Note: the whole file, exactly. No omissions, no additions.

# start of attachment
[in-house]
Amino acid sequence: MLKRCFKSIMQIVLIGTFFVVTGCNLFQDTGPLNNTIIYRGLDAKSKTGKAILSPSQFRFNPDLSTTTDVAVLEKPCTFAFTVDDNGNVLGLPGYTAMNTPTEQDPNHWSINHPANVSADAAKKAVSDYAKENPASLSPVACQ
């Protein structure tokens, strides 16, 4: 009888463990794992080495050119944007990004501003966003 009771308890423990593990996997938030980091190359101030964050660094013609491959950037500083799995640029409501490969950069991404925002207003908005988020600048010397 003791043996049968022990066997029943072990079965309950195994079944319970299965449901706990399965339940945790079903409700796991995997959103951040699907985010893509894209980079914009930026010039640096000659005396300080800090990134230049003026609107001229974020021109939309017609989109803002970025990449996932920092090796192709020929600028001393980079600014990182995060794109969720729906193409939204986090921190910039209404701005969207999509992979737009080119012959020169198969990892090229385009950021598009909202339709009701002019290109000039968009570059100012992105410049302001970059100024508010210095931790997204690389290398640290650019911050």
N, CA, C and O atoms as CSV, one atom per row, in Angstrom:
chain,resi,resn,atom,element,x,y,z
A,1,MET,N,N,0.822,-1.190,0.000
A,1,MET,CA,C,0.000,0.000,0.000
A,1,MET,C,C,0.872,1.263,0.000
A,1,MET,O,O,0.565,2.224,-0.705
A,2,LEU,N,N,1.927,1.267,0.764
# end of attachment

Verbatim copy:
[in-house]
Amino acid sequence: MLKRCFKSIMQIVLIGTFFVVTGCNLFQDTGPLNNTIIYRGLDAKSKTGKAILSPSQFRFNPDLSTTTDVAVLEKPCTFAFTVDDNGNVLGLPGYTAMNTPTEQDPNHWSINHPANVSADAAKKAVSDYAKENPASLSPVACQ
């Protein structure tokens, strides 16, 4: 009888463990794992080495050119944007990004501003966003 009771308890423990593990996997938030980091190359101030964050660094013609491959950037500083799995640029409501490969950069991404925002207003908005988020600048010397 003791043996049968022990066997029943072990079965309950195994079944319970299965449901706990399965339940945790079903409700796991995997959103951040699907985010893509894209980079914009930026010039640096000659005396300080800090990134230049003026609107001229974020021109939309017609989109803002970025990449996932920092090796192709020929600028001393980079600014990182995060794109969720729906193409939204986090921190910039209404701005969207999509992979737009080119012959020169198969990892090229385009950021598009909202339709009701002019290109000039968009570059100012992105410049302001970059100024508010210095931790997204690389290398640290650019911050």
N, CA, C and O atoms as CSV, one atom per row, in Angstrom:
chain,resi,resn,atom,element,x,y,z
A,1,MET,N,N,0.822,-1.190,0.000
A,1,MET,CA,C,0.000,0.000,0.000
A,1,MET,C,C,0.872,1.263,0.000
A,1,MET,O,O,0.565,2.224,-0.705
A,2,LEU,N,N,1.927,1.267,0.764